Experimenter

There's a lot that I could say about Experimenter. Like a lot of people I'm obsessed with Stanley Milgram, the psychologist whose work inspired this movie. Milgram spent much of his career studying how human beings respond to authority, and the results he got were fascinating and troubling in equal measure. He built a pretty convincing case that the sort of madness that turned seemingly rational Germans into bloodthirsty Nazis could afflict any society at any time if the conditions were right, and I could easily spend thousands of words debating the pros and cons of his controversial conclusions.

And I could certainly talk about the film as a film, since it over utilizes all of the post-modern techniques that the French New Wave invented fifty years ago, giving it a warmed over and pretentious sheen. For the most part I don't like French New Wave films - I find all of their self conscious quirks to be too distracting - but I can forgive them because at least they were innovative. But making a film in 2015 with a disjointed narrative? Where the characters talk directly to the camera? That's full of shots that are explicitly calling attention to the fact that you're watching a movie which is an inherently artificial thing to do? Well, that's just annoying.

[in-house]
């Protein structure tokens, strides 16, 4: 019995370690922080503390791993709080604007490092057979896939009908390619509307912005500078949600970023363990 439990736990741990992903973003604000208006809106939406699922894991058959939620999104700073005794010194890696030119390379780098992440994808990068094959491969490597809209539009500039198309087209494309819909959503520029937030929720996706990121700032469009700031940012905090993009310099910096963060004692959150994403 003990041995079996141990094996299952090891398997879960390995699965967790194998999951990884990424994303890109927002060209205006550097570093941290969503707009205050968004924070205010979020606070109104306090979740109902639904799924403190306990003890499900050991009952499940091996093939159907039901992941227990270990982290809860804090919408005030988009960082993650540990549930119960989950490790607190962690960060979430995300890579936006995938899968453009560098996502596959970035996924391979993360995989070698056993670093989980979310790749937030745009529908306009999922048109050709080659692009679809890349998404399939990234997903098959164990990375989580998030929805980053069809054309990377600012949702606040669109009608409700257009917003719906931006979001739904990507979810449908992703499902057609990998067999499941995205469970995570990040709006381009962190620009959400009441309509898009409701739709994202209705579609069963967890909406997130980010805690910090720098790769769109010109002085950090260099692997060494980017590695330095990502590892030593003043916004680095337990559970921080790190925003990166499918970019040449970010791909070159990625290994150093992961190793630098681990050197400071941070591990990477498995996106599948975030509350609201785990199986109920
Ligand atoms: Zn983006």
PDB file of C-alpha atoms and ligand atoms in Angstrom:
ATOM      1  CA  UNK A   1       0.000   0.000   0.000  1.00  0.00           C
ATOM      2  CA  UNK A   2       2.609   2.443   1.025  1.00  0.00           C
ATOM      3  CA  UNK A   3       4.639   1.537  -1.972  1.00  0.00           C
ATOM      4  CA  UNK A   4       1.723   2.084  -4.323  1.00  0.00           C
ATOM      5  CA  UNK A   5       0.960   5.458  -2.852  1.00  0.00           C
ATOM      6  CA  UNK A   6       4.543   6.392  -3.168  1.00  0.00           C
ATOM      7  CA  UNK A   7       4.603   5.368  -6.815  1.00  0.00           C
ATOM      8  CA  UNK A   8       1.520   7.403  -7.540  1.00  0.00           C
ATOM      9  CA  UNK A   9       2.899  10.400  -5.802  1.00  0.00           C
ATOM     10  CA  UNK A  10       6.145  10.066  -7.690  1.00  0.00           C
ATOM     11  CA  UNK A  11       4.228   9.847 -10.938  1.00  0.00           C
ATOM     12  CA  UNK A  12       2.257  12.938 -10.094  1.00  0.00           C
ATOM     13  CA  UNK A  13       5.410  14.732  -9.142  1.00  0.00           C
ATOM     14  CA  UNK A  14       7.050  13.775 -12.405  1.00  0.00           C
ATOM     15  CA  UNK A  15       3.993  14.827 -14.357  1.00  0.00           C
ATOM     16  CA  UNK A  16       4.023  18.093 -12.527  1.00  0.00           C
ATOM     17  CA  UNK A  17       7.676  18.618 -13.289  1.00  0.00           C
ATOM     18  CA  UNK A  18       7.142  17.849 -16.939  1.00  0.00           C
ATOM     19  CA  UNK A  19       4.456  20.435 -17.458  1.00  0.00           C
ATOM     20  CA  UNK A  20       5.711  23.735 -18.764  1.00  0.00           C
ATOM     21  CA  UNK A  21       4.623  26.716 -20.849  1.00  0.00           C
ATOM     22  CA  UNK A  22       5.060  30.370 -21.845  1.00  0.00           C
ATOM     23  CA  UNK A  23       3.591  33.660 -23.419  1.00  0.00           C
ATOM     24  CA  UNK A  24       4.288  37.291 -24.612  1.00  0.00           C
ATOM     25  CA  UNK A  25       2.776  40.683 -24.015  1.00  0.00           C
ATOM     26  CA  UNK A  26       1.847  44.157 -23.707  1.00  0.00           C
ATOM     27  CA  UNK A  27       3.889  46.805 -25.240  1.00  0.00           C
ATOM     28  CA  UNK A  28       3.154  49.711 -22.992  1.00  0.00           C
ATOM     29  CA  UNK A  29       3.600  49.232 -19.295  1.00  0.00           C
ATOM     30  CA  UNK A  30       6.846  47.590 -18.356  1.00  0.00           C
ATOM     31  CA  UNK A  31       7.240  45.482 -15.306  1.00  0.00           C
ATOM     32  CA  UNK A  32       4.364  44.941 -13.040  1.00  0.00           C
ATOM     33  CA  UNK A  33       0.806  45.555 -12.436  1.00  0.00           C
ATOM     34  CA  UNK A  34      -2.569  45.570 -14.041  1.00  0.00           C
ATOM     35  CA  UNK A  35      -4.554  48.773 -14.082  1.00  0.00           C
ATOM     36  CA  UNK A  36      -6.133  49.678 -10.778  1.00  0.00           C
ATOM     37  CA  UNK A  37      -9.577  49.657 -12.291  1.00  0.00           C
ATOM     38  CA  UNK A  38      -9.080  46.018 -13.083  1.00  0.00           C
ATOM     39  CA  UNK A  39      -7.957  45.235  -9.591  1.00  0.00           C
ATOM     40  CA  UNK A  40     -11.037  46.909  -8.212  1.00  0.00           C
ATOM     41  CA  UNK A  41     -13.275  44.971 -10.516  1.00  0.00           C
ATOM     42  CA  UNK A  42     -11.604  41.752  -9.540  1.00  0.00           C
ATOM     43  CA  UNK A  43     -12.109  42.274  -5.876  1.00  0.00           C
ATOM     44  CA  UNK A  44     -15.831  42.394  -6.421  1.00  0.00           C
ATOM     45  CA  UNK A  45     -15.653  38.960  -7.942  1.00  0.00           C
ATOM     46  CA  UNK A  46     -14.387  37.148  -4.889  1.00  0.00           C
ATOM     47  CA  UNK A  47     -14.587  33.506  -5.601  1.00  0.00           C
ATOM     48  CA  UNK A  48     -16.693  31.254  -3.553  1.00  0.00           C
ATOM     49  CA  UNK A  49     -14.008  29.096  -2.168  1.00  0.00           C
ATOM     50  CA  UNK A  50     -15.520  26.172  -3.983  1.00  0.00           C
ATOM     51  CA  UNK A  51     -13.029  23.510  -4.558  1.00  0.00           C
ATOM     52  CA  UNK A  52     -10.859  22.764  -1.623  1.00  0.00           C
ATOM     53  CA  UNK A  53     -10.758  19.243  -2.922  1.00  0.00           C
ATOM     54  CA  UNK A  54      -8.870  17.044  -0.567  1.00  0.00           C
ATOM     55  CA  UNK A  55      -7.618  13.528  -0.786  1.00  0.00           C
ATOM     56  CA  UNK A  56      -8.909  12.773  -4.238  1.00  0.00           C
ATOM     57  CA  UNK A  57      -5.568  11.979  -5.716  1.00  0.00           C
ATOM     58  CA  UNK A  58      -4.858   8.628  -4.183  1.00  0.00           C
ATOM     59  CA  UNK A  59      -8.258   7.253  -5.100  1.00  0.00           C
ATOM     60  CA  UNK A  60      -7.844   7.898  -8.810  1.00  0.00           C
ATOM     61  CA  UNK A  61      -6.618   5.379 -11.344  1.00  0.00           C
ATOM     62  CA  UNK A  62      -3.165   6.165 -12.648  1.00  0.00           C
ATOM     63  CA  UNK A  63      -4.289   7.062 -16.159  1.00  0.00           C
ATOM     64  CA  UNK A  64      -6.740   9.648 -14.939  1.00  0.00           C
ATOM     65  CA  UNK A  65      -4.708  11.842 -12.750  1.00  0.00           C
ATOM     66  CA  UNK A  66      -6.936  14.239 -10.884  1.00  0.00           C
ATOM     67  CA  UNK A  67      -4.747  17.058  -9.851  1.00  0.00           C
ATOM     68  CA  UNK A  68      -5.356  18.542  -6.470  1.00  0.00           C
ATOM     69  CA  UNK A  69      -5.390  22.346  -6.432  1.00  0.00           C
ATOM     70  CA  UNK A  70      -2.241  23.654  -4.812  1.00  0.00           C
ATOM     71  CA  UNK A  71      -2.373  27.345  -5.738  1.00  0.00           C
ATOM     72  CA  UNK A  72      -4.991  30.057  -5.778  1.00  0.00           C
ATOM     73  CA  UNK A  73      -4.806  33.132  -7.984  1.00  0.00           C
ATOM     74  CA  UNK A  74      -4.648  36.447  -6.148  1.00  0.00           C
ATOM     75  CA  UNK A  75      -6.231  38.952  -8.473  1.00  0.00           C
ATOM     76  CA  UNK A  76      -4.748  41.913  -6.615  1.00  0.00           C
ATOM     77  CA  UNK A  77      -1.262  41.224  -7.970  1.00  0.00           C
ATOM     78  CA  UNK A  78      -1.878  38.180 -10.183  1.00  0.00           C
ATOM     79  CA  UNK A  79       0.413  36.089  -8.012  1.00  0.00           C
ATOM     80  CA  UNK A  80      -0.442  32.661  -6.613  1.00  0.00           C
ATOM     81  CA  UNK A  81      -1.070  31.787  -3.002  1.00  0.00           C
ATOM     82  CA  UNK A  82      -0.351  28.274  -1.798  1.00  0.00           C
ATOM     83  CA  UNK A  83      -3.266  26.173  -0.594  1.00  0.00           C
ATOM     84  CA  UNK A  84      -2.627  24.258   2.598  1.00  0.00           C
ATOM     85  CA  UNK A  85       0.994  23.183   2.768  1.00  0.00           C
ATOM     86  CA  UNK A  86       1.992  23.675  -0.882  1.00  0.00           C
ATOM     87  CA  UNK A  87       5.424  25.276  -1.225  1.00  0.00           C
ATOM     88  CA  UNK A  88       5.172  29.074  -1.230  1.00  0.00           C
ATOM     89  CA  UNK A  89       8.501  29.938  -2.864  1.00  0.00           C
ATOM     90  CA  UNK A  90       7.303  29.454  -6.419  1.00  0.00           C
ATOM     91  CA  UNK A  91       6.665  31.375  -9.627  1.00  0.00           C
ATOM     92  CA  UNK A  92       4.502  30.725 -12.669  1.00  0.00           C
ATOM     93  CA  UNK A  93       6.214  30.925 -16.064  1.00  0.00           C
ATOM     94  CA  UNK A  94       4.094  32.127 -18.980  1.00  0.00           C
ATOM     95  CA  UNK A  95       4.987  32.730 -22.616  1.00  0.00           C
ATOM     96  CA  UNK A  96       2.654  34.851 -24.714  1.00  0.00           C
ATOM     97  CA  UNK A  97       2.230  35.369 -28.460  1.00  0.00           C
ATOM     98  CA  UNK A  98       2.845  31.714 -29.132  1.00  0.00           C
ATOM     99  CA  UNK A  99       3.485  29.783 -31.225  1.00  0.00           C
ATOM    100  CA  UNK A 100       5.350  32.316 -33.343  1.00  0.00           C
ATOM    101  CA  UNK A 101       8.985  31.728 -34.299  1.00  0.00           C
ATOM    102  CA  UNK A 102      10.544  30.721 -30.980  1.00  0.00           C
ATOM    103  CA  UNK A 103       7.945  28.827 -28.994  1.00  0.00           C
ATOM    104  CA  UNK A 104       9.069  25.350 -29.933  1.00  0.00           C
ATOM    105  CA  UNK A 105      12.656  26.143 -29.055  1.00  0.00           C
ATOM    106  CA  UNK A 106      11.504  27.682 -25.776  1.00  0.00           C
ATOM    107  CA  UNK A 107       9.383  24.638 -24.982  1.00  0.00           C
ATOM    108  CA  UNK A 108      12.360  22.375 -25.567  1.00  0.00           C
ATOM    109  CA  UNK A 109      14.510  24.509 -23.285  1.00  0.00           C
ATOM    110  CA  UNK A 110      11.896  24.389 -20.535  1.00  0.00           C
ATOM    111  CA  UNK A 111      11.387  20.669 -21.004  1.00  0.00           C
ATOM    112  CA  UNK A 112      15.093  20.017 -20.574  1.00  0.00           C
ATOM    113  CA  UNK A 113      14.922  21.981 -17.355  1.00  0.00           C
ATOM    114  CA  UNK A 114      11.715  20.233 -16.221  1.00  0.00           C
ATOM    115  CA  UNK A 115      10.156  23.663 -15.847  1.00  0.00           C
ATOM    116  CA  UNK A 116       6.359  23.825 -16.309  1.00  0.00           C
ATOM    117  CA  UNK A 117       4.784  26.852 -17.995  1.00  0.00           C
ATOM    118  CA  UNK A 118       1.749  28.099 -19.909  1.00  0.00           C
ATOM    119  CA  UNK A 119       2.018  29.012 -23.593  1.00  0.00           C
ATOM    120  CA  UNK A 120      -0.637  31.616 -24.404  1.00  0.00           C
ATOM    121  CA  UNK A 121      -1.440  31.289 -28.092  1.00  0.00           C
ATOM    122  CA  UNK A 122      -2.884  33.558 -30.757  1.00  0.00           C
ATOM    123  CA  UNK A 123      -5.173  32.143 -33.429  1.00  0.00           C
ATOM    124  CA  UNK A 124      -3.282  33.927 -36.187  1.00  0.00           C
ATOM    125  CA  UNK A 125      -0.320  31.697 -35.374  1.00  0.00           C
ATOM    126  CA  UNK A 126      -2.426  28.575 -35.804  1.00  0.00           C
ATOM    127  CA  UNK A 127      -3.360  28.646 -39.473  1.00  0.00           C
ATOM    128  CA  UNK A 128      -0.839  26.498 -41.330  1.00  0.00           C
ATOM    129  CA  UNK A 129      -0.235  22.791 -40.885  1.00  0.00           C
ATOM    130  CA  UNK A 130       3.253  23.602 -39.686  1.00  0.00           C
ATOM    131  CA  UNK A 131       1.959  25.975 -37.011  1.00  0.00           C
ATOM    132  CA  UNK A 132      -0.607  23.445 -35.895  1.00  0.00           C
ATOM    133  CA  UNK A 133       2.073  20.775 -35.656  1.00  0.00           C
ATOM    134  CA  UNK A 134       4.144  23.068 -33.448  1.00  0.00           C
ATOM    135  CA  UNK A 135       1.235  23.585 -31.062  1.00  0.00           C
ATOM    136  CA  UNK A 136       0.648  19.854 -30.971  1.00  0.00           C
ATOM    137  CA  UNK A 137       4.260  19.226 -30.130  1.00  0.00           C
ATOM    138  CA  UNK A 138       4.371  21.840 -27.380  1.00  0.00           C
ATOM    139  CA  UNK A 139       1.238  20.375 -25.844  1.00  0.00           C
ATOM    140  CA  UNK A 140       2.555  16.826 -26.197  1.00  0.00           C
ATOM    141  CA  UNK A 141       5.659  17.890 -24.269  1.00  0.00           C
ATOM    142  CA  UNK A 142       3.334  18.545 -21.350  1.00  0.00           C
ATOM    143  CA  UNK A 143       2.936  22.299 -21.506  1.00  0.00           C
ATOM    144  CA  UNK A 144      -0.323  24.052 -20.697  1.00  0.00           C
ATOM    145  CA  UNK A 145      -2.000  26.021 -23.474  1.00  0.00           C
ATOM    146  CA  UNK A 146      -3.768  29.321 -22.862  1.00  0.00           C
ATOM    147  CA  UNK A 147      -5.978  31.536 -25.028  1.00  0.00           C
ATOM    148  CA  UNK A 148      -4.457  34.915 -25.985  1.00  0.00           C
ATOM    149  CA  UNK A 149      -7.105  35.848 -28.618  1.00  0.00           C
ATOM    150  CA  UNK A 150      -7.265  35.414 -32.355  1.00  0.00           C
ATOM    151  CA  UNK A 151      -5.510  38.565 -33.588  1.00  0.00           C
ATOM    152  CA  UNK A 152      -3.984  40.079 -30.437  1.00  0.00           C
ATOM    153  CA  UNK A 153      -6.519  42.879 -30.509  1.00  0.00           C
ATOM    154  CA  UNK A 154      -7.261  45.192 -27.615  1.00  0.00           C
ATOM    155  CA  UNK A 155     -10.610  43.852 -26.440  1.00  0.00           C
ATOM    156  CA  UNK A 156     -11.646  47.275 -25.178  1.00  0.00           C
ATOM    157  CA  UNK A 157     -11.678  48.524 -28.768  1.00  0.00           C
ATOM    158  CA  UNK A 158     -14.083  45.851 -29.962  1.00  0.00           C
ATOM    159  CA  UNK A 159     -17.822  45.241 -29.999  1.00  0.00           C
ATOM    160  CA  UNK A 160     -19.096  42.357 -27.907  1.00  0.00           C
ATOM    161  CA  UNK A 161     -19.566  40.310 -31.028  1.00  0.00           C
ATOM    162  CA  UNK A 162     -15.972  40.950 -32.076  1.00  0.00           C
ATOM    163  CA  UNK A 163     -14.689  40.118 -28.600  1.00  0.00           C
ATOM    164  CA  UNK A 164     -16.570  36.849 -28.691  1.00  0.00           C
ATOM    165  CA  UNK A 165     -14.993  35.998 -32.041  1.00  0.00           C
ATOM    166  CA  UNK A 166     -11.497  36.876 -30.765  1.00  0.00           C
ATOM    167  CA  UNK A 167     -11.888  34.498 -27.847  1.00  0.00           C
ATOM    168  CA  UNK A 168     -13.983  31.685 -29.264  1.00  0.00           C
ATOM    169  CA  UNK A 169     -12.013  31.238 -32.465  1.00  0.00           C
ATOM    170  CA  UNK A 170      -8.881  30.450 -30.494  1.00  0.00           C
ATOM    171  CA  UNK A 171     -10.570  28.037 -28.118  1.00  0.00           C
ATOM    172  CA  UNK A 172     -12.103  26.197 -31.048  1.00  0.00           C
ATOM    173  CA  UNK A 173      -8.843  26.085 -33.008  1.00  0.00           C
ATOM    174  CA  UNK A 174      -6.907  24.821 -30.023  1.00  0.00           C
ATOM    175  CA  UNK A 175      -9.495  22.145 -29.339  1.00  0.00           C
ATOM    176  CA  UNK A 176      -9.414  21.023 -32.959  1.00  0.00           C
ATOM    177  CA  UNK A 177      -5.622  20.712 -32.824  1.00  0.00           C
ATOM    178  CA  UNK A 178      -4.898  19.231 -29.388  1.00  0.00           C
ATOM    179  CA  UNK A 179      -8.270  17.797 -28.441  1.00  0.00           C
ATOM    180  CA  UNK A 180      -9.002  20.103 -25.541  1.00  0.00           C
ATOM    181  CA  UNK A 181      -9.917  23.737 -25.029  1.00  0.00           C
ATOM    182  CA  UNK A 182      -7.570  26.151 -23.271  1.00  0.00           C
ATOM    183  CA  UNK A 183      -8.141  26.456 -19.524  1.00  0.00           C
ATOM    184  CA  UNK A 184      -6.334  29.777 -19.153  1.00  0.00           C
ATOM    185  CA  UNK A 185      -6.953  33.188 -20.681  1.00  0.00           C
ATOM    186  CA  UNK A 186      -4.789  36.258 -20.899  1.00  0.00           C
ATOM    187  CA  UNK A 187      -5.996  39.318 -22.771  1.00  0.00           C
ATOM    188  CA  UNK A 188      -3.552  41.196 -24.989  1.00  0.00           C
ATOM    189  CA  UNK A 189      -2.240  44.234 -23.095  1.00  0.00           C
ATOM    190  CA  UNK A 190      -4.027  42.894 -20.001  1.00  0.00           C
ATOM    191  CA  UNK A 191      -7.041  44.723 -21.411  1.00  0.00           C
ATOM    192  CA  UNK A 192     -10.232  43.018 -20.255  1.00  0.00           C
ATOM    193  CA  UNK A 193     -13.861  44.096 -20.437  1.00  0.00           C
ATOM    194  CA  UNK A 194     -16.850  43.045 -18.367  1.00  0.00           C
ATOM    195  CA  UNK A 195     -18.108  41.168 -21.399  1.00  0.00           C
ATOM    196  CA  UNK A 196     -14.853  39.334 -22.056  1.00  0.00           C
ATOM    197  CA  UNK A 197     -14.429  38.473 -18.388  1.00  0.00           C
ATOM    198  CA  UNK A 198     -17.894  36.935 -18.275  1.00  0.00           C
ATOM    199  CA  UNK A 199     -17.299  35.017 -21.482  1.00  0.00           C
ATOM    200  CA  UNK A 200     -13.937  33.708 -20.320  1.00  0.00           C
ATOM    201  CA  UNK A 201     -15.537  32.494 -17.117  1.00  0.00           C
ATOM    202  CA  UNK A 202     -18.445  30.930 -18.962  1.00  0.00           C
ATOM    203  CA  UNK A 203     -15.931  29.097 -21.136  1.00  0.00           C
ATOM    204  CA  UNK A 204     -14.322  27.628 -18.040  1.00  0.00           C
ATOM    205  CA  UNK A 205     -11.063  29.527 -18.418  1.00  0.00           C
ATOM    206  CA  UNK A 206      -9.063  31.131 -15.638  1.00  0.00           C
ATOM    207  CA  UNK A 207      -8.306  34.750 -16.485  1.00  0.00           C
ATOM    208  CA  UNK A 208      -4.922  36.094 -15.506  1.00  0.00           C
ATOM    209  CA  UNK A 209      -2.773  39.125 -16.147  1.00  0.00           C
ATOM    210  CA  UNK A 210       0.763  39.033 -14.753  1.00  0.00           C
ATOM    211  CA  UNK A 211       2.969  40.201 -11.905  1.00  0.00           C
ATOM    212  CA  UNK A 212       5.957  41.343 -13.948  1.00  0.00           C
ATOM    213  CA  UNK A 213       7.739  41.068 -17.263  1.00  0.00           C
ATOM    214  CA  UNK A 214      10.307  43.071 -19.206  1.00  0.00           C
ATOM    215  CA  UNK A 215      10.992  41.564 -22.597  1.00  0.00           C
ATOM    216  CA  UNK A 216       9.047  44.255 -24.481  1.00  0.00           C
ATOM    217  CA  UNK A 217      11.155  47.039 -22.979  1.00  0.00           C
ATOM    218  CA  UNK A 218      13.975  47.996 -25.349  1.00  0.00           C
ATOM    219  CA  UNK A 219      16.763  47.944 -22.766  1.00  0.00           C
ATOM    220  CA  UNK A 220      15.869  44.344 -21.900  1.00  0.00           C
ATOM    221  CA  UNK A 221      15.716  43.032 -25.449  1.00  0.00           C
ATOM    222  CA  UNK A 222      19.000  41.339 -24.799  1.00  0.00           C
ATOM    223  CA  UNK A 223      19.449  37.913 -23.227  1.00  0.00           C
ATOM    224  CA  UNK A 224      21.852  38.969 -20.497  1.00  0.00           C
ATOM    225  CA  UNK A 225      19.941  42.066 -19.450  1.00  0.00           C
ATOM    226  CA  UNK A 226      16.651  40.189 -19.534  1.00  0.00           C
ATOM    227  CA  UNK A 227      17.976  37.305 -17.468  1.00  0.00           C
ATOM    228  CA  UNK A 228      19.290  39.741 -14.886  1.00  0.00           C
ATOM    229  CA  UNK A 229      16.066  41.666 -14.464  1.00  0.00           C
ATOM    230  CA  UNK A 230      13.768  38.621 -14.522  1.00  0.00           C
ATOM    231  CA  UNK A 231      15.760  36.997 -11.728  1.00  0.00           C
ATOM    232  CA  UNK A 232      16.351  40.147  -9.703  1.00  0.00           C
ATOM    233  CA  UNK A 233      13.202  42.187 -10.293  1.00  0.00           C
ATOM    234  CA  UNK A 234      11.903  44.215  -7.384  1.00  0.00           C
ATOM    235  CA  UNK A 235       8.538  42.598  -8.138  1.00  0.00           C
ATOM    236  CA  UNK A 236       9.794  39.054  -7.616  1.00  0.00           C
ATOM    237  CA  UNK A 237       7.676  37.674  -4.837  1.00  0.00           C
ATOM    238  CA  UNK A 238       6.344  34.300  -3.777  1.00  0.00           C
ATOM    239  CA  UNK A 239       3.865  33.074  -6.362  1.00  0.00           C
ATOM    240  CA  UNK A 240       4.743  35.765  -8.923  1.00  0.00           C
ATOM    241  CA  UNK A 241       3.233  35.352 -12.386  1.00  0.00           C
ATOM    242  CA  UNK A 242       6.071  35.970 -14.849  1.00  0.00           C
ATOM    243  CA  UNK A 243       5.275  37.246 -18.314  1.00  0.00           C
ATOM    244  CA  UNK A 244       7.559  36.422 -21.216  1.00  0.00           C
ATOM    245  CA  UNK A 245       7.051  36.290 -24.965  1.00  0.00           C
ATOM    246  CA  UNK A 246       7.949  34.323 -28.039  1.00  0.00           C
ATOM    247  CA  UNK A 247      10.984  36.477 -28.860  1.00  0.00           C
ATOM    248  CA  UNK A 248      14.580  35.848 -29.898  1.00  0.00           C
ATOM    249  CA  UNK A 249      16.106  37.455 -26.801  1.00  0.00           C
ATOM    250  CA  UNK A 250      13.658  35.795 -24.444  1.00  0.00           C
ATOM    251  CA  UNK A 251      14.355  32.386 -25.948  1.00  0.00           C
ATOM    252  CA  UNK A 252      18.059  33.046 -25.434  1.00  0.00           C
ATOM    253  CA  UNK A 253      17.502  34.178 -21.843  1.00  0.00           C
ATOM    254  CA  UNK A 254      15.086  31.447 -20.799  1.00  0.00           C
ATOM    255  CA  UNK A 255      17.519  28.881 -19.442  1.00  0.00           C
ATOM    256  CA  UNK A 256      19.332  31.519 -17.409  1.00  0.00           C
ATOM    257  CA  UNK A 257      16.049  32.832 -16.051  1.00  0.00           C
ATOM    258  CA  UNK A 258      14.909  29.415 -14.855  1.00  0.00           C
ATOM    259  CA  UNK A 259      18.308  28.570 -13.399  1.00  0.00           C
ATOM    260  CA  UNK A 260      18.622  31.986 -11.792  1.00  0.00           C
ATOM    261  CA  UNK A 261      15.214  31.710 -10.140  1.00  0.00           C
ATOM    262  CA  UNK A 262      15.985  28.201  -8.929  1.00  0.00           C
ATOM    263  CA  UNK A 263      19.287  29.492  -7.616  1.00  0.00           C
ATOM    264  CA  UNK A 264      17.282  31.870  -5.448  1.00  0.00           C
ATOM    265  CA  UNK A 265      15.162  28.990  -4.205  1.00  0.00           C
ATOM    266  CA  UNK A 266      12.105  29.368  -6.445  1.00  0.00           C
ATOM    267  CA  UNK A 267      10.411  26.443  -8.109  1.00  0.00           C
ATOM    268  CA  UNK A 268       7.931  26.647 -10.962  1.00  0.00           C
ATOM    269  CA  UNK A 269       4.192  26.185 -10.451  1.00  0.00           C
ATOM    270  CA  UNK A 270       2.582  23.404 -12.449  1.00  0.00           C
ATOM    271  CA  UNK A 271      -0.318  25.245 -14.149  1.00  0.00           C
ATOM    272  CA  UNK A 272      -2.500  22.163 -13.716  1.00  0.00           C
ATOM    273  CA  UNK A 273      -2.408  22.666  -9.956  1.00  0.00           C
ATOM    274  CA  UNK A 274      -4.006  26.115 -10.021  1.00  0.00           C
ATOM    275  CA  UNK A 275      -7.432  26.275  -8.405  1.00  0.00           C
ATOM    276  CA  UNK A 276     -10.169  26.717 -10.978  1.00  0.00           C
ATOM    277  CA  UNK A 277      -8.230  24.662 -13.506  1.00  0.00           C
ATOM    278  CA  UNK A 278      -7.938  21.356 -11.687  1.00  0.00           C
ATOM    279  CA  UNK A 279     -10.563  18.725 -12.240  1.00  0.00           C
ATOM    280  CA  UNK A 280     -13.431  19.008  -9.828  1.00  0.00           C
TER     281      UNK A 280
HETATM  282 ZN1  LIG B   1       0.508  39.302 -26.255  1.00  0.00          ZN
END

However, I'm not really going to spend much time talking about either Milgram's experiments or the movie Experimenter because (quite frankly) doing so seems a bit superfluous. Hundreds of books have been written about the obedience experiments and I'm not sure that my two cents would add anything to the discussion, and Experimenter is so half-assed that giving it any sort of free advertising is morally counterproductive. No, I'd rather spend some time talking about an experiment I just conducted on myself.

You see, three years ago I first started going to the Hollywood Theater, mostly because they were home to Kung Fu cinema. Then two years ago I got a low level membership to the Hollywood because I wanted to get free popcorn every time I went to the movies. Then last year a Hollywood employee suggested that I sign up for their top dollar membership where you pay a lot up front but then you get into every movie for free all year. It was an intriguing proposition, but also a slightly stressful one - I would have to go to a lot of movies to end up breaking even.

After crunching the numbers I (semi-arbitrarily) decided that I would have to see a hundred movies in the theater to feel like I'd gotten my money's worth. That's a pretty high bar to clear... but it also seemed do-able, given that I watch a movie just about every day anyway. I forked over my money, I started a log-sheet of movies I'd seen, and then I made a serious effort to watch every single offering that looked interesting for an entire year.

Well, my membership expired last week and so the experiment is now over. Alas, I have to admit that I did not make it to a hundred. (I only made it to 86.) But nonetheless, I learned a lot during my year of reckless viewing.